International business often requires a knowledge of various countries’ business etiquette. No doubt some quite different to what you’ll be familiar with.
We consider ourselves very lucky here at International Accounting Solutions. Our business means we meet many wonderful and smart business people from around the world.
Here in Australia, we’re famous for our laid back attitude. But there are still aspects of our business culture that will trip you up if you are not paying attention.
If you are planning on doing business here, this guide to some of our customs & etiquette will help you with the basics.
General etiquette in Australia
Australians are generally warm and friendly. We have a good sense of humour and will welcome everyone to our country. Be sure to remain open and courteous, and you will do well here.
You’ll find relationships are important, both in and out of the business environment. And personal introductions and connections are also much valued.
Word of mouth is a strong business referral source. A good reputation will see you introduced to many new opportunities very quickly.
What to wear to a business meeting
Of course, a suit and tie have long been the standard for meetings, particularly in the major cities and certain industries, such as finance.
For less formal meetings or catch ups, well-fitting business pants and a business shirt is suitable. Such attire is also common in regional and country areas.
The rise of the entrepreneur and a large start-up culture has relaxed a lot of expectations in recent times; some quick research into the accepted dress level for your industry will go a long way.
When in doubt, I would suggest you wear a suit and tie – you can always whip off the tie. Better to be overdressed than under-dressed!
For the ladies, well fitting, smart and conservative pants, skirt or dress is always welcome.
Always be on time for your meeting. Yes, we are laid back, but being late won’t be well received.
A firm handshake with eye contact for male and female business persons is the acceptable business greeting.
At the first meeting, address the person with a Mr or Ms, although they will usually tell you to call them by their first name. Australians also like their personal space kept at arm’s length.
Business meetings will often have a personal preamble. During the beginning of the meeting make small talk and maintain eye contact.
The best place for a business meeting
This depends on the type of meeting. For more important meetings, the office or boardroom is the best place.
For less formal meetups, the local coffee shop works great. Just make sure they have great coffee, Australians can be pretty picky about their coffee!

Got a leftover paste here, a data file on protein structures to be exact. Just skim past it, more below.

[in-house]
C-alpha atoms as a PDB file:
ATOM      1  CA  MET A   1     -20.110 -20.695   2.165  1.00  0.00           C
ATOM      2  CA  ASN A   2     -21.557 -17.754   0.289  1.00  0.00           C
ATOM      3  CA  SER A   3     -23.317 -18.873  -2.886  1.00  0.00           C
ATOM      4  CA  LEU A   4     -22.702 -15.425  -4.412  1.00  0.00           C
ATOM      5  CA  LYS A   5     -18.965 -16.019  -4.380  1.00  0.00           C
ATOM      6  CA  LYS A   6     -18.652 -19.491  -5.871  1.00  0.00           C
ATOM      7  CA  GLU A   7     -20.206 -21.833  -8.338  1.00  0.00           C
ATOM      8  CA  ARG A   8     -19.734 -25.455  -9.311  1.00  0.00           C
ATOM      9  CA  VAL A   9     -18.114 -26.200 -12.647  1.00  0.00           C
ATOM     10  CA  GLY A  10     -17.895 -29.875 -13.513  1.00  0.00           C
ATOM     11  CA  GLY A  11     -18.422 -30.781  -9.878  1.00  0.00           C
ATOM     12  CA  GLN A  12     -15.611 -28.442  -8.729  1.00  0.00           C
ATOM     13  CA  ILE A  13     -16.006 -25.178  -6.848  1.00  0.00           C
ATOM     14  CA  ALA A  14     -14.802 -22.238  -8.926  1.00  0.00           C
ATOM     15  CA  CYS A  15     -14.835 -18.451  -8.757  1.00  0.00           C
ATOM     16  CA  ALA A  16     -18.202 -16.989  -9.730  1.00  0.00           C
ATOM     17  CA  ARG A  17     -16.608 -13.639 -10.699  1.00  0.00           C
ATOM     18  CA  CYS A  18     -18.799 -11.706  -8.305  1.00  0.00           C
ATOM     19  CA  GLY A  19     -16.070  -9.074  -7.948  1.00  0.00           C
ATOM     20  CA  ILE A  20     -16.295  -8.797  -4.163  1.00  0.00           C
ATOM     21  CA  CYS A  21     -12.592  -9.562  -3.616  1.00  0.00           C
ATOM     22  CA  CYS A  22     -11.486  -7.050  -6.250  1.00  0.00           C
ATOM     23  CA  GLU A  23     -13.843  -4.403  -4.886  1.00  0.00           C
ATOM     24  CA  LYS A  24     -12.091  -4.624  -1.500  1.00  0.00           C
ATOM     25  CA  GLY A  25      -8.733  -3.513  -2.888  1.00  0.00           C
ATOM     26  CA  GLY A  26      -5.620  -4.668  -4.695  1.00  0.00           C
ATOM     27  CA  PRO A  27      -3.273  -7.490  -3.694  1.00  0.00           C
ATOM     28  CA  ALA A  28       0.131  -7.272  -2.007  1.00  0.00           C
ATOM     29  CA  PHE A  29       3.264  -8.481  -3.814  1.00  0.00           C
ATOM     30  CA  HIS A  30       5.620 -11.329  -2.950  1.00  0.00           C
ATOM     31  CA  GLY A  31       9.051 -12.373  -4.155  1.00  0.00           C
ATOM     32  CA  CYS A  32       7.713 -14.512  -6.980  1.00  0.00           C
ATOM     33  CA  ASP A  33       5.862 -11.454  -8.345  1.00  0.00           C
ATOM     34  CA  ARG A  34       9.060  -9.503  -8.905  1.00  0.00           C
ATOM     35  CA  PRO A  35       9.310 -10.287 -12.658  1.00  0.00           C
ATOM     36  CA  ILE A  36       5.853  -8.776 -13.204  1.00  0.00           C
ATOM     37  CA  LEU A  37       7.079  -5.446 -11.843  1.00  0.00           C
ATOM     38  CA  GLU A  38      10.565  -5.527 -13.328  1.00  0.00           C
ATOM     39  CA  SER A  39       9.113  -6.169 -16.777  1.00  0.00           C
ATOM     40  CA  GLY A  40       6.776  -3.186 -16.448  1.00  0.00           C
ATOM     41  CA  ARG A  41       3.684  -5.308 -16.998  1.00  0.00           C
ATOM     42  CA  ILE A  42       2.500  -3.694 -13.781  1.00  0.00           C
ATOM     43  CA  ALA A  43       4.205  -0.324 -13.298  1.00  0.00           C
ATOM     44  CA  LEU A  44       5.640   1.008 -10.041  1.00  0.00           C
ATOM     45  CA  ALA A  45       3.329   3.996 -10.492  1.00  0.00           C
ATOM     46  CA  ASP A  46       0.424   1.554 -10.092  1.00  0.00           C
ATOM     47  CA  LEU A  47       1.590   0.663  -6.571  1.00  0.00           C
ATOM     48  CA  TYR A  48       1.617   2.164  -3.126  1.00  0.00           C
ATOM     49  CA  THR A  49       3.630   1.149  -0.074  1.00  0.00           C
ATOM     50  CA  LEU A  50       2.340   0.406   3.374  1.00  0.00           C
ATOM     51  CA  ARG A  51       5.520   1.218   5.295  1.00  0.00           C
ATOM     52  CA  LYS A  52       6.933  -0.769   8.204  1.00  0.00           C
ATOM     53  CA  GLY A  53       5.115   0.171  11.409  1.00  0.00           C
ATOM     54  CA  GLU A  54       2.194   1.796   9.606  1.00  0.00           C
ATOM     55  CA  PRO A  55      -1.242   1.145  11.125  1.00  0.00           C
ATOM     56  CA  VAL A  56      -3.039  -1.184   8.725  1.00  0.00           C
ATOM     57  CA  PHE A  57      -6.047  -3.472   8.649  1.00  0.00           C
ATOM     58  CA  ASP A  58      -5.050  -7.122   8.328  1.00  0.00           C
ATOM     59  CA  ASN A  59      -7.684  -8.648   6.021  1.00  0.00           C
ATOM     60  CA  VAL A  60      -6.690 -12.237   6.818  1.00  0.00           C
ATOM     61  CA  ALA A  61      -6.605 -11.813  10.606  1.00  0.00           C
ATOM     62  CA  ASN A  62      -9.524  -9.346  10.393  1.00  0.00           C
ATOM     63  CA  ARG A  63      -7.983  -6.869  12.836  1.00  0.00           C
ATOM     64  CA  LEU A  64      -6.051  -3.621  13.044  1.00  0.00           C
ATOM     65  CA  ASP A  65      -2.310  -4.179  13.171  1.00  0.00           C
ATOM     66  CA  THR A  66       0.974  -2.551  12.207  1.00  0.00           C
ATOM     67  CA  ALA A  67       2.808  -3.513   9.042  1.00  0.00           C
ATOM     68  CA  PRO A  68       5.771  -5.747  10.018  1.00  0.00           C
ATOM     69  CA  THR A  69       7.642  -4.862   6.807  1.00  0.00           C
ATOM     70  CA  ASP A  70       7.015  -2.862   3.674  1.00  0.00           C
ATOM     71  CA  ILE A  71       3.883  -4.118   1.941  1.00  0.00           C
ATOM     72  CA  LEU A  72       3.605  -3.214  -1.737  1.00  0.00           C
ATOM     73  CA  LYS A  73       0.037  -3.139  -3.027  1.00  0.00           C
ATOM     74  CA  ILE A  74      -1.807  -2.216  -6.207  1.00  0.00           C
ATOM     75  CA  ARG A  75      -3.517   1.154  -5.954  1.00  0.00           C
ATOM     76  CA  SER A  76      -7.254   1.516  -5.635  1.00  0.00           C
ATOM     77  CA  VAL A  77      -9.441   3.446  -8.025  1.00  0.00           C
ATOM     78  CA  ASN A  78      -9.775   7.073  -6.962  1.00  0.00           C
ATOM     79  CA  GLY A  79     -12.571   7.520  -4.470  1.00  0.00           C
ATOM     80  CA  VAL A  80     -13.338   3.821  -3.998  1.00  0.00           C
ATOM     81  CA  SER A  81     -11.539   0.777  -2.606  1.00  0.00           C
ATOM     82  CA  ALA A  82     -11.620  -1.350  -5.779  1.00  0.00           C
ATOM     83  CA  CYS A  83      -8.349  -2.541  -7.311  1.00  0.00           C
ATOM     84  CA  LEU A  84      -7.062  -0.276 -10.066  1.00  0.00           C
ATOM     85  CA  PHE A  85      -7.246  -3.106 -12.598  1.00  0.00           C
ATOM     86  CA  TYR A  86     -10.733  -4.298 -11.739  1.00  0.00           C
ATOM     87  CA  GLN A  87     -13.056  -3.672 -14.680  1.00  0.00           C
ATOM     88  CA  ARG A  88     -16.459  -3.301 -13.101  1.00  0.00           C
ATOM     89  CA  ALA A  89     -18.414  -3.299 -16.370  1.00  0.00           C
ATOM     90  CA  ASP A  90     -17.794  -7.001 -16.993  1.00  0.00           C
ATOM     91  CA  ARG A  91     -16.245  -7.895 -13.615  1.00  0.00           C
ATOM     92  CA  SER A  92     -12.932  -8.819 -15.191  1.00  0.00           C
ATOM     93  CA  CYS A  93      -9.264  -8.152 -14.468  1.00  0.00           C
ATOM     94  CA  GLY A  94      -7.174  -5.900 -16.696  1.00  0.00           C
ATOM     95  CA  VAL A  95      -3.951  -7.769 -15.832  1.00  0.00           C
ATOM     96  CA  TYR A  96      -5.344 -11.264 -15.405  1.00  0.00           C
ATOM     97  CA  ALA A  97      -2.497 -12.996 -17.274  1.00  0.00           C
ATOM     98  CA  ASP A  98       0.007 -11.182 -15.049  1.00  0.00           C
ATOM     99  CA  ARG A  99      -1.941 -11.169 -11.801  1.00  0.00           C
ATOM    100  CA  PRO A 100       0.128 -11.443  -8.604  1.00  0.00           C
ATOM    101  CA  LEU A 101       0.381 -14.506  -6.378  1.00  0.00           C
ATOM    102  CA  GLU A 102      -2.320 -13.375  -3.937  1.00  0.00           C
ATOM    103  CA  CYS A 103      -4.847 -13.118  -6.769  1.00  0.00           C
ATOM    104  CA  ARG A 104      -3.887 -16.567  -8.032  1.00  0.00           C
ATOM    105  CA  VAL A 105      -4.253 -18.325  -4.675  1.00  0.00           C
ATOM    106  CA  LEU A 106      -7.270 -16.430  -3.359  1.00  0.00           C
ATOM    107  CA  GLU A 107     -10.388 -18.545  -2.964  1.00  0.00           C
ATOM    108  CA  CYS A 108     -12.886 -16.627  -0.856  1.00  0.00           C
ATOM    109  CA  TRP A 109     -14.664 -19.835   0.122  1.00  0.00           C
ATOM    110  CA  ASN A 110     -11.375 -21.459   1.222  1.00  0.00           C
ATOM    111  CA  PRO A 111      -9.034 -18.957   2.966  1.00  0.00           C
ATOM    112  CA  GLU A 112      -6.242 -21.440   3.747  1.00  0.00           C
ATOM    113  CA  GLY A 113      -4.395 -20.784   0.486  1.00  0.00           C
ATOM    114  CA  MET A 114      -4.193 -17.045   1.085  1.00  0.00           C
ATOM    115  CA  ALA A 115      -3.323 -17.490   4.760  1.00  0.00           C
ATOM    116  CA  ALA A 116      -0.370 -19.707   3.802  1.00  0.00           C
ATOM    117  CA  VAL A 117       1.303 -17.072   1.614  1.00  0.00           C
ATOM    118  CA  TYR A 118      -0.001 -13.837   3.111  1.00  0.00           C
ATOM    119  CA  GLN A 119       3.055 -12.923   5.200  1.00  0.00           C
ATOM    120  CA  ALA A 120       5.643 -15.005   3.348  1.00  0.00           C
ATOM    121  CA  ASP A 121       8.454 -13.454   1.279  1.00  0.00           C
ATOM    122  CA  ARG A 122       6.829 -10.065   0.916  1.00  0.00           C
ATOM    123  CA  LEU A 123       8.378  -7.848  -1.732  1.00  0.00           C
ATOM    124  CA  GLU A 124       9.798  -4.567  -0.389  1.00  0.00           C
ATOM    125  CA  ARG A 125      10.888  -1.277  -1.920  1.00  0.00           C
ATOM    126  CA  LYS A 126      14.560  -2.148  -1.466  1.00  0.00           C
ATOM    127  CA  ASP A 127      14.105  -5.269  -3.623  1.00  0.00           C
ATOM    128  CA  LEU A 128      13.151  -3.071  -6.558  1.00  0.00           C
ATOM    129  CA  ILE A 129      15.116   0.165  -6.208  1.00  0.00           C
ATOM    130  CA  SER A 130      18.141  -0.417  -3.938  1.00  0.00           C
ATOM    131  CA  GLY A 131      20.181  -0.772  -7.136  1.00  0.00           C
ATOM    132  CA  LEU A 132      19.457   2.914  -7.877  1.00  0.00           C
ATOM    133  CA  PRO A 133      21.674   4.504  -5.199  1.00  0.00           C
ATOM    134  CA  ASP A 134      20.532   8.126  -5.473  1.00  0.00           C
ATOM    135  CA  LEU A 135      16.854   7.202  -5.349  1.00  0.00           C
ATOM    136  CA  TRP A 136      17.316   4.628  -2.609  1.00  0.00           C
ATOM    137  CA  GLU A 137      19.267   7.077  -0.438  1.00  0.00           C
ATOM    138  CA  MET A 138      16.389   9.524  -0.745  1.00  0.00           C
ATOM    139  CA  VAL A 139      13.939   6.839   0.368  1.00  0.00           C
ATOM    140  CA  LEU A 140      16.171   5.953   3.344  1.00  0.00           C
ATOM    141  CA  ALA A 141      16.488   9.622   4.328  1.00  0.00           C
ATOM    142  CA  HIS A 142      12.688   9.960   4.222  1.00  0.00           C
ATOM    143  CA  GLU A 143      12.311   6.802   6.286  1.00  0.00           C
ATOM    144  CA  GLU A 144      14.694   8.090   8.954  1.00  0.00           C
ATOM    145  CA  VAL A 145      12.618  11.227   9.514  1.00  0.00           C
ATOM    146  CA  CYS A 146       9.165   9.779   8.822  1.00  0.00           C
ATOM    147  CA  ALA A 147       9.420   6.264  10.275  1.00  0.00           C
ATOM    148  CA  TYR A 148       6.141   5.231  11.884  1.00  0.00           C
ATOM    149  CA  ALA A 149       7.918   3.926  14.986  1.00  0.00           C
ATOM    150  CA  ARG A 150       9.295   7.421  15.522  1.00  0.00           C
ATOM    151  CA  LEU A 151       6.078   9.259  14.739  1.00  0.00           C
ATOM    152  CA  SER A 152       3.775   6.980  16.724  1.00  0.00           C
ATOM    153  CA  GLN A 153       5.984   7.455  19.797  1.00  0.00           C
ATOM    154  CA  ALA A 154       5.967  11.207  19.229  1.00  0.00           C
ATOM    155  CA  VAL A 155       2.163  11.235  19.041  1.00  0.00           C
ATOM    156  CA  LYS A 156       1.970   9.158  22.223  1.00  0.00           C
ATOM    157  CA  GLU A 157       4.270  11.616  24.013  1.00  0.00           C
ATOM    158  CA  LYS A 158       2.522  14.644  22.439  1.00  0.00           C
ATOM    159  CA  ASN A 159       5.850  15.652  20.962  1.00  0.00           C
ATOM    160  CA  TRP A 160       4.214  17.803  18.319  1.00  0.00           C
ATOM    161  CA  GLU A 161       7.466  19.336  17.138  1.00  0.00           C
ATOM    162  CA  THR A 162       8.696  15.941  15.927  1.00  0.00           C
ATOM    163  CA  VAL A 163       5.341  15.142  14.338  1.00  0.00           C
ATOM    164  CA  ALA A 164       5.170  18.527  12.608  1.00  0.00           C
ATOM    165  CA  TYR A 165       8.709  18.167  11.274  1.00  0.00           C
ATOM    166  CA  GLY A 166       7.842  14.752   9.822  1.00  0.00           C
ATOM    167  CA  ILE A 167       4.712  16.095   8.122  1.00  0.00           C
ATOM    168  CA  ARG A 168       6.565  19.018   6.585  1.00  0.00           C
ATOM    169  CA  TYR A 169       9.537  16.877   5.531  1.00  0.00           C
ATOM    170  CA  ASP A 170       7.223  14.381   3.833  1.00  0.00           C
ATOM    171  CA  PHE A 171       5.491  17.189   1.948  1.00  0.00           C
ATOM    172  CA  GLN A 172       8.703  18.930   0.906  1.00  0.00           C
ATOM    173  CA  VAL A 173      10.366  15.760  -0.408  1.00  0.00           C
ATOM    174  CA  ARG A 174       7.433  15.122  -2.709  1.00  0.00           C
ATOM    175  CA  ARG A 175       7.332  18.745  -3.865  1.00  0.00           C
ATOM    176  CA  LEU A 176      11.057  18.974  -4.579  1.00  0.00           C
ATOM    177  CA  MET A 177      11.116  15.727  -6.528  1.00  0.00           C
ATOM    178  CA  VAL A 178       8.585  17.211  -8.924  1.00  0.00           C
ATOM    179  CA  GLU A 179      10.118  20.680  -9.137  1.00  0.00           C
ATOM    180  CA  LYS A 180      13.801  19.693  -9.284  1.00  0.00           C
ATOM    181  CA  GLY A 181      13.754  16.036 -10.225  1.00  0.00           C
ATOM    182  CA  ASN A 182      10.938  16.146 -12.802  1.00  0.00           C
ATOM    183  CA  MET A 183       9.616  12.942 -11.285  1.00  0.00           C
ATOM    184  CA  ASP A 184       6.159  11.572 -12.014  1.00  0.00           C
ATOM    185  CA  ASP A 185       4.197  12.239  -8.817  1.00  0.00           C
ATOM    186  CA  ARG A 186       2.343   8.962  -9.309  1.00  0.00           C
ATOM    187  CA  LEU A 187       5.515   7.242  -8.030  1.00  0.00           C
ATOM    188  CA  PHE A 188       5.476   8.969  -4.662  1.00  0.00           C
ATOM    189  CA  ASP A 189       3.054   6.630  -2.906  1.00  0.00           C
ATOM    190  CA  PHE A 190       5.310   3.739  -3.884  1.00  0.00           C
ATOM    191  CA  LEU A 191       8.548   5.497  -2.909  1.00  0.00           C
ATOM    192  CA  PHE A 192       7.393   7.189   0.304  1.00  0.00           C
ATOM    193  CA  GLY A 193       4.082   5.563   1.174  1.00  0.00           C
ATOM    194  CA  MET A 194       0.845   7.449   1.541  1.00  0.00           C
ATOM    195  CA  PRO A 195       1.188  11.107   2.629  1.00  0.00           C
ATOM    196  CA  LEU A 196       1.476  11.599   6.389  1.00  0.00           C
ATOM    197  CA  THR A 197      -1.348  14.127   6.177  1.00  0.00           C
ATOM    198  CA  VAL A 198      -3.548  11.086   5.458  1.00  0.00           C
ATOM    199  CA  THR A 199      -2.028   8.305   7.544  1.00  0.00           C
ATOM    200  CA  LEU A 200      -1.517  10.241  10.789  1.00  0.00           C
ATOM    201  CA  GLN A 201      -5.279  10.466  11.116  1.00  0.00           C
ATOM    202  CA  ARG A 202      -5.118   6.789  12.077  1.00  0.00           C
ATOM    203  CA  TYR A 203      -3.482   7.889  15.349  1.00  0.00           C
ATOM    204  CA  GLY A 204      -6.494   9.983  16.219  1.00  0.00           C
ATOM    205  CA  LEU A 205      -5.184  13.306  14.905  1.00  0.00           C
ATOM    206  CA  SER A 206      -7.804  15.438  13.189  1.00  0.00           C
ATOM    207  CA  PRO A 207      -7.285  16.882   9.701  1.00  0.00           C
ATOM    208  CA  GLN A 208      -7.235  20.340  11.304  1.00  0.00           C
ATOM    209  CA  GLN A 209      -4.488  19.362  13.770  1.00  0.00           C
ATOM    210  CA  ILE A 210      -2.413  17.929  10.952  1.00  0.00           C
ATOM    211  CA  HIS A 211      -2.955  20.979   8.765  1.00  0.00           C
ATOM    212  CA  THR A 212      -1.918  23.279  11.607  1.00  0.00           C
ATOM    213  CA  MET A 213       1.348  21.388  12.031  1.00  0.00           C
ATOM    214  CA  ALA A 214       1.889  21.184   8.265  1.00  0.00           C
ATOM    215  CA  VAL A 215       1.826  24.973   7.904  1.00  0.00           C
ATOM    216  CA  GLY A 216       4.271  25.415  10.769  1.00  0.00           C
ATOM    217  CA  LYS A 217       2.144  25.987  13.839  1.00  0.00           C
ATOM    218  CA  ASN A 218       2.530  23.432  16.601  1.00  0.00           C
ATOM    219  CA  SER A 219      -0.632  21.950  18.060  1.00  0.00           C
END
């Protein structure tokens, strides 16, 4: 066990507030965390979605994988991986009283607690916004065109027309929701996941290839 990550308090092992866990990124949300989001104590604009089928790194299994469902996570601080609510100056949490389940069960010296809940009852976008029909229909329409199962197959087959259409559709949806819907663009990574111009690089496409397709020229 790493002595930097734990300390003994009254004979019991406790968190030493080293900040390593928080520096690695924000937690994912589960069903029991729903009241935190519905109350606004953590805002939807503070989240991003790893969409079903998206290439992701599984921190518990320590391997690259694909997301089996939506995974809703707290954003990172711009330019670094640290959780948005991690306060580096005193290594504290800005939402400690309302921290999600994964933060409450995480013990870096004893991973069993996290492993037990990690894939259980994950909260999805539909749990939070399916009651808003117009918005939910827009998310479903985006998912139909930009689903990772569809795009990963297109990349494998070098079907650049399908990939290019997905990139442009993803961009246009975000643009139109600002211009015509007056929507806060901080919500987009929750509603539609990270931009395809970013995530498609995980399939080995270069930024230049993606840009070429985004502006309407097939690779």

During the meeting
After the initial small talk, Australians will quickly get down to business. Communications are direct, good-humoured, and to the point.
Australians are well-organised and profit-oriented. Keep the meeting straightforward, and with clear presentations.
Ensure mobile devices are turned off or on silent, so you can give your undivided attention to the meeting and the attendees.
Restaurant business etiquette
Restaurant meetings are well accepted in Australian business. If you organise the meeting or are considered the ‘seller’, that is, you are wanting something from the client, then you should pay the bill.
If this is a strategic or important meeting, choose a highly respected restaurant. Find suitable restaurants via good reviews on sites like TripAdvisor, or Yelp.
Make a reservation for the restaurant. You don’t want to be turned away from a restaurant that is full. As before, turn off or silence mobile devices. Smoking is not permitted in any restaurant, inside or outside.
Australians hold their fork in their left hand and the knife in the right. During the meal, keep elbows off the table with hands held above it.
When you have finished your meal, place your knife and fork together on your dinner plate to signify to the waiter that they can collect the plate.
Lastly, is the question of tipping. There is no obligation to tip, however, Australians will tip for excellent service. There is no set rate, it is based on how you valued their service.
Telephone & email is used for general business communication. Reiterate key points or summarise the minutes of a meeting via email. A simple thank you email after an initial meeting is often welcome.
Use text messages only when you know the person well, or have developed an otherwise strong relationship.
Business etiquette & employees
Australian managers are practical, consultative and non-hierarchical. Respect for management is based on interpersonal skills. With most managers delegating responsibilities to their employees, and vice versa.
There is a strong emphasis on workplace safety. Government laws and procedures closely monitor safety aspects from the office right through to the construction site.
Employees are protected by the Fairwork Ombudsman, and certain protocols must be followed by employers and employees for a happy and comfortable workplace.
This includes strict rules against bullying, discrimination, sexual harassment and interoffice behaviour. Poorly performing employees cannot be dismissed immediately. Employers must follow certain protocols to remedy the issue.
Generally, as long as you treat Australians as an equal, and are respectful, you will get it right. Look forward to seeing you doing business in Australia!
Did we miss any etiquette rules you’ve come across yourself? A tale of misunderstanding between two workplace cultures? Let us know in the comments below, or over on Twitter.[clickToTweet tweet=”‘Etiquette means behaving yourself a little better than is absolutely essential.’ Will Cuppy” quote=”‘Etiquette means behaving yourself a little better than is absolutely essential.’ Will Cuppy” theme=”style6″]